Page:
A Few Words About The Last Few Weeks
I’ve been thinking about how different people deal with the issues we’ve all been faced with over the past few weeks. From Orlando to Alton Sterling to Philando Castile to officers in Dallas and Baton Rouge and so many other tragedies… we all deal with these things. One way or another, we process them, we talk about them, we all do something to respond.
So, a few thoughts…
I’ve been thinking about empathy.
In the midst of our impulse to reduce people to politics we are so easily seduced to argument and debate in the place of mourning, understanding, or simple silence.
I have a friend, who’s a cop, who had a brother who was a cop, until his brother was killed in the line of duty. Every single time I read the stories and watch the viral video accounts… I think of him. When I read all of these stories about how “bad” police officers are, I think of him. Sometimes I even talk to him or other police officers I know to hear their voice in the midst of these stories.
I have another friend who I spent some time with last week or so and we talked about race in our country. He’s black and he has children. He talked to me about his personal experience, how he has to drive differently than me simply because of the hue of our skin. He talked to me about what he will talk to his son about. How the list of do’s and don’t’s he will have to cover with his son is growing. And every single time I read the stories and watch the viral video accounts… I think of him, and his son.
And I have many more friends, on every which side of these issues we read about. And every single time I watch the videos and read the headlines, I think of them. I try to think of how they might be experiencing this, and I sit. I mourn. I try to mourn with them… but often I also find myself morning for all of us.
I have also been thinking about faith communities. There are groups of people all over the world that come together at regular times because of a shared belief of how the world should operate, how human beings should interact and behave. Some shared understanding of human existence, a common experience with the divine. So, naturally when these groups gather and world around them is so violently out of line with how they think the world should work, those gatherings would reflect that dissonance, right? Not necessarily. This is actually my first thought to offer to any person of faith dealing with these headlines in our day and time.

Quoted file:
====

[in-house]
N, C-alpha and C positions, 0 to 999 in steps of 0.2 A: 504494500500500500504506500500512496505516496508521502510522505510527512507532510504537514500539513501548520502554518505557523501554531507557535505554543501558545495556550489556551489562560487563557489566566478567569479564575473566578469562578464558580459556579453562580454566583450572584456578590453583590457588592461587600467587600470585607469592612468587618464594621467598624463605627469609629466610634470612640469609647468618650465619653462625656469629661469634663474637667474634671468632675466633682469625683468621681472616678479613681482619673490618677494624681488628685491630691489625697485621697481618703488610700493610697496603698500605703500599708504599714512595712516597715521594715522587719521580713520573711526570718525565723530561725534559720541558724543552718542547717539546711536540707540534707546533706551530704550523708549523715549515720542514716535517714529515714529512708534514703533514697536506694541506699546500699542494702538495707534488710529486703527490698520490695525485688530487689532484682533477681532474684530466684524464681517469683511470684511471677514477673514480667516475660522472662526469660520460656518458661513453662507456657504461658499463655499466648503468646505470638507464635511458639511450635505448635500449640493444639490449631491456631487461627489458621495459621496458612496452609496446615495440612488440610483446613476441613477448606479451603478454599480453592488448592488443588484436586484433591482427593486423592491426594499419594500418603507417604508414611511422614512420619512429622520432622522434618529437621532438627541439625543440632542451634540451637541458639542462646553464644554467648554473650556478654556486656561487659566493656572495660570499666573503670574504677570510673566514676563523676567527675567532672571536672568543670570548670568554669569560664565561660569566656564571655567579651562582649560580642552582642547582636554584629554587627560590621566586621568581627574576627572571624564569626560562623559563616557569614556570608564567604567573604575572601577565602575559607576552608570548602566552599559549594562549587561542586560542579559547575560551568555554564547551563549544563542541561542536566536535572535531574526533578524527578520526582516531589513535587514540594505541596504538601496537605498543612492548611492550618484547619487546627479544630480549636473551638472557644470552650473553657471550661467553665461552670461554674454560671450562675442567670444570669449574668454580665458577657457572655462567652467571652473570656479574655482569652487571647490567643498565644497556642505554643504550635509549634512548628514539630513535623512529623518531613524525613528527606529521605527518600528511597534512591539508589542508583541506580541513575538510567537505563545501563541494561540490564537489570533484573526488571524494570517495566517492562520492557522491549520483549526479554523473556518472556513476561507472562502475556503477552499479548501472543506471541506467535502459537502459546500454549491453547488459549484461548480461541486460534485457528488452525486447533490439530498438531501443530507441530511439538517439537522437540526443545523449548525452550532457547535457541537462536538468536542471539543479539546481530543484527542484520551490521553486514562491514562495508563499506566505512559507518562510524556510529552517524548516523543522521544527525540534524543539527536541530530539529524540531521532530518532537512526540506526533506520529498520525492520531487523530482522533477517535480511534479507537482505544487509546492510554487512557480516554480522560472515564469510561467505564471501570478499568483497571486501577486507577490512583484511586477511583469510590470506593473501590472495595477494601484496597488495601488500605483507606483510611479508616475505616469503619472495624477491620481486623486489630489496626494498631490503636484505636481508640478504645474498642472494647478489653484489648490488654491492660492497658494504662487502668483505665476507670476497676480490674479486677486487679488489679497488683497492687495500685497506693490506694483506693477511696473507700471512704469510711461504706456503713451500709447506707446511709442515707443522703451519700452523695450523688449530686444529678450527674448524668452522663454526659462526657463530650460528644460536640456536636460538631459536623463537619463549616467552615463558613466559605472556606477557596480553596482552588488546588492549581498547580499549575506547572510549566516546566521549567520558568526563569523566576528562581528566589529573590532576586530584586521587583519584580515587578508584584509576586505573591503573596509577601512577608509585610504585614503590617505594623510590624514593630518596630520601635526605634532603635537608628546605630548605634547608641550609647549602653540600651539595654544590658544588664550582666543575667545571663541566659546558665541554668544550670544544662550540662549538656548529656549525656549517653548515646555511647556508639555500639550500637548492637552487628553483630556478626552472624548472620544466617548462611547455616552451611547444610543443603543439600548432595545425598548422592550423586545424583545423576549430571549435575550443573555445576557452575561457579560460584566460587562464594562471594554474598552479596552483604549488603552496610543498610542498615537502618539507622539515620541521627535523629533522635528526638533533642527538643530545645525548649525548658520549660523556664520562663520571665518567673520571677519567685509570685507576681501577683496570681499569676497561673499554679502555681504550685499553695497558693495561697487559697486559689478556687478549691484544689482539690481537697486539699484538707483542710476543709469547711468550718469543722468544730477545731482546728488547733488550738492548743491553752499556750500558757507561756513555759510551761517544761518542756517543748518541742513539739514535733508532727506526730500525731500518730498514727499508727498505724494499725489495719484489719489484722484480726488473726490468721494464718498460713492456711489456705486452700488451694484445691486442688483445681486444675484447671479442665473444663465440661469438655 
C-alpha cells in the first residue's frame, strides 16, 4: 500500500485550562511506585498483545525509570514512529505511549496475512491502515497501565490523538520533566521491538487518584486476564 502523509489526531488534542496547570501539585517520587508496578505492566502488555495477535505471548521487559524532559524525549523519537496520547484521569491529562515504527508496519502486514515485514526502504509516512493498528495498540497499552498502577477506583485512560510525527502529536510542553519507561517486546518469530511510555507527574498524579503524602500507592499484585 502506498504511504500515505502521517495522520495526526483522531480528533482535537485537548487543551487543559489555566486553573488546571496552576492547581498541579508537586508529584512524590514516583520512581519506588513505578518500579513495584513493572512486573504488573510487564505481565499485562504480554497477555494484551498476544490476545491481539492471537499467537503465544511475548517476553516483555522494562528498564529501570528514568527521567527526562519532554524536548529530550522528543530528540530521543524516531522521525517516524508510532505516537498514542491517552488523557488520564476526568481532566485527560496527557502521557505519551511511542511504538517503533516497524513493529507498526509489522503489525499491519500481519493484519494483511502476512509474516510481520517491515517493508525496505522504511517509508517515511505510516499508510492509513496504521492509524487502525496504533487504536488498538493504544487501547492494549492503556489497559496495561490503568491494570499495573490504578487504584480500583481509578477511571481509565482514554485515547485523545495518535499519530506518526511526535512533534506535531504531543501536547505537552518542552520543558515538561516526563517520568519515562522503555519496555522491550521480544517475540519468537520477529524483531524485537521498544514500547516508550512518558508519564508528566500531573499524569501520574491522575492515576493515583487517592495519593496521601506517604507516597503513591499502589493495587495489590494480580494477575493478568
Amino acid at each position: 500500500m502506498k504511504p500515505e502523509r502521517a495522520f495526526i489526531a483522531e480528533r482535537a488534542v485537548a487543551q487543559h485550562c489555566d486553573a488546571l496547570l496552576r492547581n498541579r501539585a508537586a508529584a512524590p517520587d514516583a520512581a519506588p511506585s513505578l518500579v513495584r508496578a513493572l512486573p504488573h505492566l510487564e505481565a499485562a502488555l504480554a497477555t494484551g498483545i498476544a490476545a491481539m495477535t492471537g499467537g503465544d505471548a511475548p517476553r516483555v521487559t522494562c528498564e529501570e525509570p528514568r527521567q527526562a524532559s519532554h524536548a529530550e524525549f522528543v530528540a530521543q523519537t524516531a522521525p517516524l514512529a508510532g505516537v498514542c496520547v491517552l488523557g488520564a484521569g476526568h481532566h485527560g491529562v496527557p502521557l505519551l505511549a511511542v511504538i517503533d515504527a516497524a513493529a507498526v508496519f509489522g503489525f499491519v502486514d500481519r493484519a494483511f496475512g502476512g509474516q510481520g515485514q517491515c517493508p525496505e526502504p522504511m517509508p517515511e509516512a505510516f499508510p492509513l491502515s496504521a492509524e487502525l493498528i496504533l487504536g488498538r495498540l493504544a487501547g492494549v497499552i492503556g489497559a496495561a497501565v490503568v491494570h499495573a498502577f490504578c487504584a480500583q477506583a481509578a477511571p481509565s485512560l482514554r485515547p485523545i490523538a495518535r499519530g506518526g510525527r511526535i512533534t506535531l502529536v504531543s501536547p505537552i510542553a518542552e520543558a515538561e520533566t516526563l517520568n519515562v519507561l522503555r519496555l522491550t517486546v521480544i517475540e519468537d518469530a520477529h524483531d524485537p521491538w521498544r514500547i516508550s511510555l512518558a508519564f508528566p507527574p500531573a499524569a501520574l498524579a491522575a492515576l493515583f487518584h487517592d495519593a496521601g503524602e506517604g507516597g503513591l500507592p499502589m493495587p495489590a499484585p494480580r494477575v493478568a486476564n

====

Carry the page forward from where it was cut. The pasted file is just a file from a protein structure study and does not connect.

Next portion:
If your community of faith doesn’t make space for you to work this out, talk about or process the things you are dealing with… you are being cheated. You are attending, and faith leaders are welcoming you in to their space, but they aren’t leading you well. If you can’t connect your heartbreak with their sermon or homily or liturgy, you aren’t getting what you should. If you don’t have a sacred space to work out your deepest desires for the restoration of all things in the midst of fear and trembling, that is a problem. Now, I understand these gatherings are meant to be set apart spaces… but, they also happen in the world as it is today. And if you go to your church, synagogue, or mosque and it feels like no one in here is aware of what’s happening out there… something is wrong.
And this is connected to my other thought about people of faith in times like these. It’s simple really. If your response to these type of tragedies are in anyway connected to your faith, in anyway rooted in your theology, and they don’t in some way improve the situation here, today on this planet for those in need of rescue and relief… may I suggest that you are cheating us.
Your theology is empty and your faith is a mirage.
Don’t talk about tomorrow when people hurt today.
Don’t talk about how things were when people are dealing with how things are.
Don’t talk about praying for peace when the rest of the world is mourning and scrambling and protesting and organizing and legislating and working to carve peace out of the side of the mountain of injustice that seems to be growing in front of them everyday.
If your understanding of faith doesn’t lead you to action… it’s dead. And that won’t cut it, because the last we need is more death.